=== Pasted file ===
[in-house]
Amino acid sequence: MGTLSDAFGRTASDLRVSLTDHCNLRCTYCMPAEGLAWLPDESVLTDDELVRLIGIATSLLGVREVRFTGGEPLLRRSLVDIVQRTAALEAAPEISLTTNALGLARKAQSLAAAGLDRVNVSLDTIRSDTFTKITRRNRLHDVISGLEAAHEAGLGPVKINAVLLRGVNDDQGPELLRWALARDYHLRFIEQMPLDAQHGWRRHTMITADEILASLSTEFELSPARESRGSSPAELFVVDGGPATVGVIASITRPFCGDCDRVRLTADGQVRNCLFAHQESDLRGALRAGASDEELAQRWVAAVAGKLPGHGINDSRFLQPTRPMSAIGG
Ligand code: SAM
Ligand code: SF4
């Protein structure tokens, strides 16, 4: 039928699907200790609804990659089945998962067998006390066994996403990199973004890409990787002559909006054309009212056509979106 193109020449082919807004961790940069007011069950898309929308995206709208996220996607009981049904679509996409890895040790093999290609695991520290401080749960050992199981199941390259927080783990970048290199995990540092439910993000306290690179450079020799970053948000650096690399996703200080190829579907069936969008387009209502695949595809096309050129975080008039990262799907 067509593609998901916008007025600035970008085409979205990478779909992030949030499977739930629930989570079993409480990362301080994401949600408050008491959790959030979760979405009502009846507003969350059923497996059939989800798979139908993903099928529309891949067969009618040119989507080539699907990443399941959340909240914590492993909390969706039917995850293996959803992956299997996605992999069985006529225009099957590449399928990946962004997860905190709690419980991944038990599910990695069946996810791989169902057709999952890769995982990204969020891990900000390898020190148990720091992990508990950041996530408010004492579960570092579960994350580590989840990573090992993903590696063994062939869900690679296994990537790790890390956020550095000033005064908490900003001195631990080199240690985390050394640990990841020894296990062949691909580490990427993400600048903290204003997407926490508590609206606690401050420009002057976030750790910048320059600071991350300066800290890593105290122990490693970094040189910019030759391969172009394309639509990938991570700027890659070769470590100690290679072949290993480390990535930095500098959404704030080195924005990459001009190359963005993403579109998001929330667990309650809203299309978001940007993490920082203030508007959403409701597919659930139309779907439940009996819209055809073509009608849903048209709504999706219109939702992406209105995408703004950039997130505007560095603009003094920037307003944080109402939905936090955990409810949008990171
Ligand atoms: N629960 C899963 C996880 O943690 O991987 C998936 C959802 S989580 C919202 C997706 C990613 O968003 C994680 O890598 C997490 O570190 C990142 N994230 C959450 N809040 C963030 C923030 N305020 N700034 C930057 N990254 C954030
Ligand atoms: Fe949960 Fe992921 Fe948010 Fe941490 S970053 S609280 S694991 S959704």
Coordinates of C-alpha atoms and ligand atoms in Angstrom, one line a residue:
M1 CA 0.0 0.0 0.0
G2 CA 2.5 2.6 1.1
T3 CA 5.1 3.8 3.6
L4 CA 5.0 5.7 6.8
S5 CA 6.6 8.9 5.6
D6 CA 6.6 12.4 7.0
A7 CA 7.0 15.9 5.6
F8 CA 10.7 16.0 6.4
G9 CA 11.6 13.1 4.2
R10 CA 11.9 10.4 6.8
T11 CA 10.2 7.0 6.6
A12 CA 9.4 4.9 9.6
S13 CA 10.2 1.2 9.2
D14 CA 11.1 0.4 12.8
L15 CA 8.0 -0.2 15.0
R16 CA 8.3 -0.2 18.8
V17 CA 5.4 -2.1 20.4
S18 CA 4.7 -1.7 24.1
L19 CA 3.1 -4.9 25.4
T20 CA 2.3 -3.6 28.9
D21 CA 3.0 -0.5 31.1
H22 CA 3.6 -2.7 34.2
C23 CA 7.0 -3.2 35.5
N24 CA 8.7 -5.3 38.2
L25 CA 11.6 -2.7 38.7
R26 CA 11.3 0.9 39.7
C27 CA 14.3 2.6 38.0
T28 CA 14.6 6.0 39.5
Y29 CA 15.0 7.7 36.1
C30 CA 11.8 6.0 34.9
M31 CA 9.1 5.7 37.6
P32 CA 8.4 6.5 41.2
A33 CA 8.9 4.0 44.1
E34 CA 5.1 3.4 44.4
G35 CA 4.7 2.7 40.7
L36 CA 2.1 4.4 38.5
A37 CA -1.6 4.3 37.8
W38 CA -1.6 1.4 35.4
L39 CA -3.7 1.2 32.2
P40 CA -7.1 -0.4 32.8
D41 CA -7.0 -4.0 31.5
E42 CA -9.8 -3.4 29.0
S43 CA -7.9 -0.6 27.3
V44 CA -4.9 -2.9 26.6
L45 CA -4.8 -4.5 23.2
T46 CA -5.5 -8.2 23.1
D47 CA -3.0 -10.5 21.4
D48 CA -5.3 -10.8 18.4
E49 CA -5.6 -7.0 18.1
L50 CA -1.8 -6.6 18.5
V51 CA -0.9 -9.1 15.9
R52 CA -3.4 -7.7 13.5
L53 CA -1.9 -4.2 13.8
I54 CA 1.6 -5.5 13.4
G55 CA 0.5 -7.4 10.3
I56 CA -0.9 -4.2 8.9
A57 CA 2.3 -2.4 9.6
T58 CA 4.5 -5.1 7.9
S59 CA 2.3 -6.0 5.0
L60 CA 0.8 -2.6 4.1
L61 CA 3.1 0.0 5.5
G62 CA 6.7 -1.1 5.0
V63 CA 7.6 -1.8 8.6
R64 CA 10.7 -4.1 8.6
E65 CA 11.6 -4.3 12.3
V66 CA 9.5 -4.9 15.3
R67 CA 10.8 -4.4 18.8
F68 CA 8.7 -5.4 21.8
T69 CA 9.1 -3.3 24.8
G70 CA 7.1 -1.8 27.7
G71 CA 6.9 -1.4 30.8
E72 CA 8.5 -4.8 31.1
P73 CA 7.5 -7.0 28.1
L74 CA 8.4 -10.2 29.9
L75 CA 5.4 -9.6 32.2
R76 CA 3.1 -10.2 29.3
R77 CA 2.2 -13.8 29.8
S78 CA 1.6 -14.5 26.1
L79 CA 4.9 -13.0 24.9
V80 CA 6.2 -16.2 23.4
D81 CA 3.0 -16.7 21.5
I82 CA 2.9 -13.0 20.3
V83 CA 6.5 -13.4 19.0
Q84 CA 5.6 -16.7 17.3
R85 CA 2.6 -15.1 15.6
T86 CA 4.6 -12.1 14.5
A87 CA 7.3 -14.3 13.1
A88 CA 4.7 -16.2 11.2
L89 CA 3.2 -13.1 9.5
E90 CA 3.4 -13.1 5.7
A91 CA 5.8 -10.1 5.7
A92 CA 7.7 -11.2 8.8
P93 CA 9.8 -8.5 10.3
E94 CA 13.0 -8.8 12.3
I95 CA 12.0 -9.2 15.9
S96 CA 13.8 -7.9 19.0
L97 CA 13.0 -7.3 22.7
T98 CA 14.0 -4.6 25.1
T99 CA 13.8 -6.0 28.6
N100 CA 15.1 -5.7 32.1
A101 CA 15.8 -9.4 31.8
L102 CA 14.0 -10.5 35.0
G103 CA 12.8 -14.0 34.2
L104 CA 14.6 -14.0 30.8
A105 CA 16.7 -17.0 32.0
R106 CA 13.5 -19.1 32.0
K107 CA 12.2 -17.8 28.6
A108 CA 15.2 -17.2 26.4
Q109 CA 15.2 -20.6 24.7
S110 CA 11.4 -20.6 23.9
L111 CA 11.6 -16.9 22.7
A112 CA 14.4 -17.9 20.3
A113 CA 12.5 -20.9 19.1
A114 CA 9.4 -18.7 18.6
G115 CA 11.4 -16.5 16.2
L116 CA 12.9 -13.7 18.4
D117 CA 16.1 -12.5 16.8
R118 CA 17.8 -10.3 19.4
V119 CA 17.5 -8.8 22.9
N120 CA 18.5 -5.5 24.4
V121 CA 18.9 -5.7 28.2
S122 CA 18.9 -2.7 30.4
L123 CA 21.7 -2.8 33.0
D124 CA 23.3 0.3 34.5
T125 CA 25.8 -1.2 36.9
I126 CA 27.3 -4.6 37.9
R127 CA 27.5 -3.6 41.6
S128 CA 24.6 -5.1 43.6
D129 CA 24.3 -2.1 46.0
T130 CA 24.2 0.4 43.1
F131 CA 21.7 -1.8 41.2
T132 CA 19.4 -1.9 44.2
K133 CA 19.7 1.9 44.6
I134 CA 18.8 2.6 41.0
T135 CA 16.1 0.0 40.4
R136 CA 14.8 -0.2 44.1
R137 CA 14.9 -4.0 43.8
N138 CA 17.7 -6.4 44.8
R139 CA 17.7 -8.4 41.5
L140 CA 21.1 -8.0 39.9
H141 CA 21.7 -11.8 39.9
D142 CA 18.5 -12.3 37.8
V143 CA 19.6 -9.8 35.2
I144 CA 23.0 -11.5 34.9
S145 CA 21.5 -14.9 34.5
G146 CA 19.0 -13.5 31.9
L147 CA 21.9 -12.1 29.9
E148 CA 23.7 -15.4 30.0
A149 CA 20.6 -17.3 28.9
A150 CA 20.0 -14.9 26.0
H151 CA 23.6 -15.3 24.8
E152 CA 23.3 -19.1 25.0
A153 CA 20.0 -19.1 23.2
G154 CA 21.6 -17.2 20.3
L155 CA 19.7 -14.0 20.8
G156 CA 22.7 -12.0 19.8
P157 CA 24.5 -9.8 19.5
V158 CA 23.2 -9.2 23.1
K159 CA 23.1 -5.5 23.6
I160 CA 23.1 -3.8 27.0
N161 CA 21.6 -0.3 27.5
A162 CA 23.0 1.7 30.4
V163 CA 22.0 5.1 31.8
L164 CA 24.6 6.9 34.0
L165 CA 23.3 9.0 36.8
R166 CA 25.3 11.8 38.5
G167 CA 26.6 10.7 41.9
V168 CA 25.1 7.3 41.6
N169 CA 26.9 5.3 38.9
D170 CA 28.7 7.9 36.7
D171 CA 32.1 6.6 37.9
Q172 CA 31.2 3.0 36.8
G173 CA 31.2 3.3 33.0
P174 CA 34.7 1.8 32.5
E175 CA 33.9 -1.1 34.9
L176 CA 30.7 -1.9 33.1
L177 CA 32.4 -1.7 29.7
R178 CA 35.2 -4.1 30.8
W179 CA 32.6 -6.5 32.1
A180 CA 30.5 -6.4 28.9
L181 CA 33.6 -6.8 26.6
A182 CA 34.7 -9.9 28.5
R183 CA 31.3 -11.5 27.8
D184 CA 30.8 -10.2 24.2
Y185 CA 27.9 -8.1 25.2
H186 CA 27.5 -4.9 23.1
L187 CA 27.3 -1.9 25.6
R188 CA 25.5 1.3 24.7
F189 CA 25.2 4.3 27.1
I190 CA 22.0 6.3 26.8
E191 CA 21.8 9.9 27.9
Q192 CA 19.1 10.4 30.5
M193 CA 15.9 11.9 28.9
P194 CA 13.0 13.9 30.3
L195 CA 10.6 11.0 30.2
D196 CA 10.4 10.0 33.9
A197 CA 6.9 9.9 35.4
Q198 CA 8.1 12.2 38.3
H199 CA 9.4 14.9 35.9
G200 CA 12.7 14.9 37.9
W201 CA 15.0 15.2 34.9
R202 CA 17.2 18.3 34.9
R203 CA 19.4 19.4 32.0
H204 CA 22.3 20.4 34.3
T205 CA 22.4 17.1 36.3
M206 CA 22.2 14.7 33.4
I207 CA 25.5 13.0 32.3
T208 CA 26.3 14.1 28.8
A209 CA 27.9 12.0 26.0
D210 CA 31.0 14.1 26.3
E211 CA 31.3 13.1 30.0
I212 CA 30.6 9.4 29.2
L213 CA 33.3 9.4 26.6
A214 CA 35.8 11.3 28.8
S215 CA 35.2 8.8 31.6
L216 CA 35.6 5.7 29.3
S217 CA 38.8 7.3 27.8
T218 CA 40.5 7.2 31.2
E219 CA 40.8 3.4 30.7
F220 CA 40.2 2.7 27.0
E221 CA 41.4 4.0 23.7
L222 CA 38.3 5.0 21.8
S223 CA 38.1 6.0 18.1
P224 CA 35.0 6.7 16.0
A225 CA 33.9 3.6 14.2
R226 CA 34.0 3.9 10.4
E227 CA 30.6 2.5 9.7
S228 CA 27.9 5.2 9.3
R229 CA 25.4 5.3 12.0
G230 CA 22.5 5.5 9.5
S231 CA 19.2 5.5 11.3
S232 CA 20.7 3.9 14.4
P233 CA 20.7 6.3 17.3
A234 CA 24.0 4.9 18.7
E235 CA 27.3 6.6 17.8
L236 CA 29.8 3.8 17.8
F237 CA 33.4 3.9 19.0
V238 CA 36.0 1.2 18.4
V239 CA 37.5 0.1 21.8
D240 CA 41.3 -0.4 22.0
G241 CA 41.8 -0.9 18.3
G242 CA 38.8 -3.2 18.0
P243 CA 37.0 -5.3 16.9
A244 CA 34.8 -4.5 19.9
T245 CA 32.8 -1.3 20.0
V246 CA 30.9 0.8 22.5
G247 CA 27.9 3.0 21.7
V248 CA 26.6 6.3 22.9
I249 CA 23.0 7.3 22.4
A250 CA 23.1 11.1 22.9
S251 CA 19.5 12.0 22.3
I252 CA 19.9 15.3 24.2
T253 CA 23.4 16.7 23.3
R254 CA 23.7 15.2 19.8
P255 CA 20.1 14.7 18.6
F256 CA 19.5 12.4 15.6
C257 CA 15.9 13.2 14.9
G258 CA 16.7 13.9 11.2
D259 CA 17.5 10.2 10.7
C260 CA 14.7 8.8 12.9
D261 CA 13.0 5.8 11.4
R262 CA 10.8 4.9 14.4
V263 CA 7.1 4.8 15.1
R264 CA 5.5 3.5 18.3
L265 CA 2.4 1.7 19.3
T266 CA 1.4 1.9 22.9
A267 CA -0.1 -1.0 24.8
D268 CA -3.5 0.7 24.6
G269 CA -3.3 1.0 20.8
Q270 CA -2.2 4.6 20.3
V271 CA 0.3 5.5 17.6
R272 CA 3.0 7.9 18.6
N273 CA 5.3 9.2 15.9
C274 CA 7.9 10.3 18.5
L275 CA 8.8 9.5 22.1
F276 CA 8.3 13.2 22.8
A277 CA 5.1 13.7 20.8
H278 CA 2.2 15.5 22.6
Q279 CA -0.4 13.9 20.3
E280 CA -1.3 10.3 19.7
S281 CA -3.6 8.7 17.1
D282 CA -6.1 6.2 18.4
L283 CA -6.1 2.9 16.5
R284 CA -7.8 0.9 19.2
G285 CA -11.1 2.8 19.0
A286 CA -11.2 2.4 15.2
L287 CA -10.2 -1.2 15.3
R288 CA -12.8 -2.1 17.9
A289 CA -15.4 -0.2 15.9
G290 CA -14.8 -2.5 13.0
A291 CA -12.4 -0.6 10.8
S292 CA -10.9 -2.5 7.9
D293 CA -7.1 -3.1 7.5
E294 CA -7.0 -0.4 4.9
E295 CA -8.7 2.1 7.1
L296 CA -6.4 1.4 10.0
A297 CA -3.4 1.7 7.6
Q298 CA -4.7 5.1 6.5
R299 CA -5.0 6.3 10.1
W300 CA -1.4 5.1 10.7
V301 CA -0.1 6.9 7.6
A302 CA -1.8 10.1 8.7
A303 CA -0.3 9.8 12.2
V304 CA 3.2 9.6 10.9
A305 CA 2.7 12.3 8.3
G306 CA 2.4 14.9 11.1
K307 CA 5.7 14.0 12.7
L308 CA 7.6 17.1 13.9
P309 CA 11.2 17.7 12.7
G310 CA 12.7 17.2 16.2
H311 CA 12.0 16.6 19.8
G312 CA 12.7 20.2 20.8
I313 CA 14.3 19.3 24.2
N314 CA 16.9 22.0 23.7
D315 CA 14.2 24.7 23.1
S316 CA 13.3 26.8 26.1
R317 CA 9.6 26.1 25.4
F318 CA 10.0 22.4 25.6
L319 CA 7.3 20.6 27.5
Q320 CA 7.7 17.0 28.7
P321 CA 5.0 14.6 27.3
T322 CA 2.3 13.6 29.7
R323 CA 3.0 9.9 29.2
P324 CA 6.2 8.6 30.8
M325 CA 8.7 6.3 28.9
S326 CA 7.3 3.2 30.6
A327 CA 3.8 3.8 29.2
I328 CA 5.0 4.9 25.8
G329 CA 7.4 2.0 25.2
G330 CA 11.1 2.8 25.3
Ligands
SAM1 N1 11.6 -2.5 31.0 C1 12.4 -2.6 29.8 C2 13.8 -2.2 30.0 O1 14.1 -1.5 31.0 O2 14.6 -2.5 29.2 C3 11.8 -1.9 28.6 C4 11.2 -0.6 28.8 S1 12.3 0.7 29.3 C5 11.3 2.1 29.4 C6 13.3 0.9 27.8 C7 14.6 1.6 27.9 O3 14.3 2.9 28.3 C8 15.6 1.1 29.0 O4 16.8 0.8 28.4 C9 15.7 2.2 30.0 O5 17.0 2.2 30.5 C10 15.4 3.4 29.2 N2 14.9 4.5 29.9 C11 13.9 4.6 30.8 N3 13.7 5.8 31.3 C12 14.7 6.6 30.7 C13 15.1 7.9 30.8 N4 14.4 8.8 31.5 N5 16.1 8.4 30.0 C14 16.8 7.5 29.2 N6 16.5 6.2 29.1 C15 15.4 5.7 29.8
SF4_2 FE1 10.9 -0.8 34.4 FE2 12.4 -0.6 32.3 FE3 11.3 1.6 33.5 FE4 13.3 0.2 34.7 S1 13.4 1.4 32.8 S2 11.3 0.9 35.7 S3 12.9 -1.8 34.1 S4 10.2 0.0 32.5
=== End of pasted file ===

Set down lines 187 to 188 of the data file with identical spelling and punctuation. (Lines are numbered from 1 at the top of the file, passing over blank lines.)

W179 CA 32.6 -6.5 32.1
A180 CA 30.5 -6.4 28.9